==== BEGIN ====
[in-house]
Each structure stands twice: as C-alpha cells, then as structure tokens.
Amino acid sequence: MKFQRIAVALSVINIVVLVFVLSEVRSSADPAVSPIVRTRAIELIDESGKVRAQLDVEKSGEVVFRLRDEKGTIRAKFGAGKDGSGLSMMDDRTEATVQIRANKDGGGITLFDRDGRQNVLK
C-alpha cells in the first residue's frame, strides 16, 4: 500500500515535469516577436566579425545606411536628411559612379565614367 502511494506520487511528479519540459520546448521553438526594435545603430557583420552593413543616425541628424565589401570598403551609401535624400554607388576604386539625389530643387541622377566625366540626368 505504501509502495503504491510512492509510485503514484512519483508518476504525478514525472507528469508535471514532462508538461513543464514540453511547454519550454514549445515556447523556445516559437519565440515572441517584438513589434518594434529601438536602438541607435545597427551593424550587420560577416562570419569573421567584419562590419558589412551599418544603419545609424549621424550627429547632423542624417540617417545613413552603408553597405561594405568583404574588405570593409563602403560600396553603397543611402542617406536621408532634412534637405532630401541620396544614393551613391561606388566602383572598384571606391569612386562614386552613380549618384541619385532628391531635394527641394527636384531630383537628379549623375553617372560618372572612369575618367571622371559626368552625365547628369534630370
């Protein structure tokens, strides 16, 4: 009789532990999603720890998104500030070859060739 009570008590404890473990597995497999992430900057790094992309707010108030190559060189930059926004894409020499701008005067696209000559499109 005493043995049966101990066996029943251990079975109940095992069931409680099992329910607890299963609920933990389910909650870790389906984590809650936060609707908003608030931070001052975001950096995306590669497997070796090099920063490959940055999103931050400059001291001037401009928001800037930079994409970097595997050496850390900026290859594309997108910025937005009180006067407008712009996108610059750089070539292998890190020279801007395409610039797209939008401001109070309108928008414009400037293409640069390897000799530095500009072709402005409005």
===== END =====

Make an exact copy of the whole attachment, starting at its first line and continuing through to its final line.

[in-house]
Each structure stands twice: as C-alpha cells, then as structure tokens.
Amino acid sequence: MKFQRIAVALSVINIVVLVFVLSEVRSSADPAVSPIVRTRAIELIDESGKVRAQLDVEKSGEVVFRLRDEKGTIRAKFGAGKDGSGLSMMDDRTEATVQIRANKDGGGITLFDRDGRQNVLK
C-alpha cells in the first residue's frame, strides 16, 4: 500500500515535469516577436566579425545606411536628411559612379565614367 502511494506520487511528479519540459520546448521553438526594435545603430557583420552593413543616425541628424565589401570598403551609401535624400554607388576604386539625389530643387541622377566625366540626368 505504501509502495503504491510512492509510485503514484512519483508518476504525478514525472507528469508535471514532462508538461513543464514540453511547454519550454514549445515556447523556445516559437519565440515572441517584438513589434518594434529601438536602438541607435545597427551593424550587420560577416562570419569573421567584419562590419558589412551599418544603419545609424549621424550627429547632423542624417540617417545613413552603408553597405561594405568583404574588405570593409563602403560600396553603397543611402542617406536621408532634412534637405532630401541620396544614393551613391561606388566602383572598384571606391569612386562614386552613380549618384541619385532628391531635394527641394527636384531630383537628379549623375553617372560618372572612369575618367571622371559626368552625365547628369534630370
């Protein structure tokens, strides 16, 4: 009789532990999603720890998104500030070859060739 009570008590404890473990597995497999992430900057790094992309707010108030190559060189930059926004894409020499701008005067696209000559499109 005493043995049966101990066996029943251990079975109940095992069931409680099992329910607890299963609920933990389910909650870790389906984590809650936060609707908003608030931070001052975001950096995306590669497997070796090099920063490959940055999103931050400059001291001037401009928001800037930079994409970097595997050496850390900026290859594309997108910025937005009180006067407008712009996108610059750089070539292998890190020279801007395409610039797209939008401001109070309108928008414009400037293409640069390897000799530095500009072709402005409005």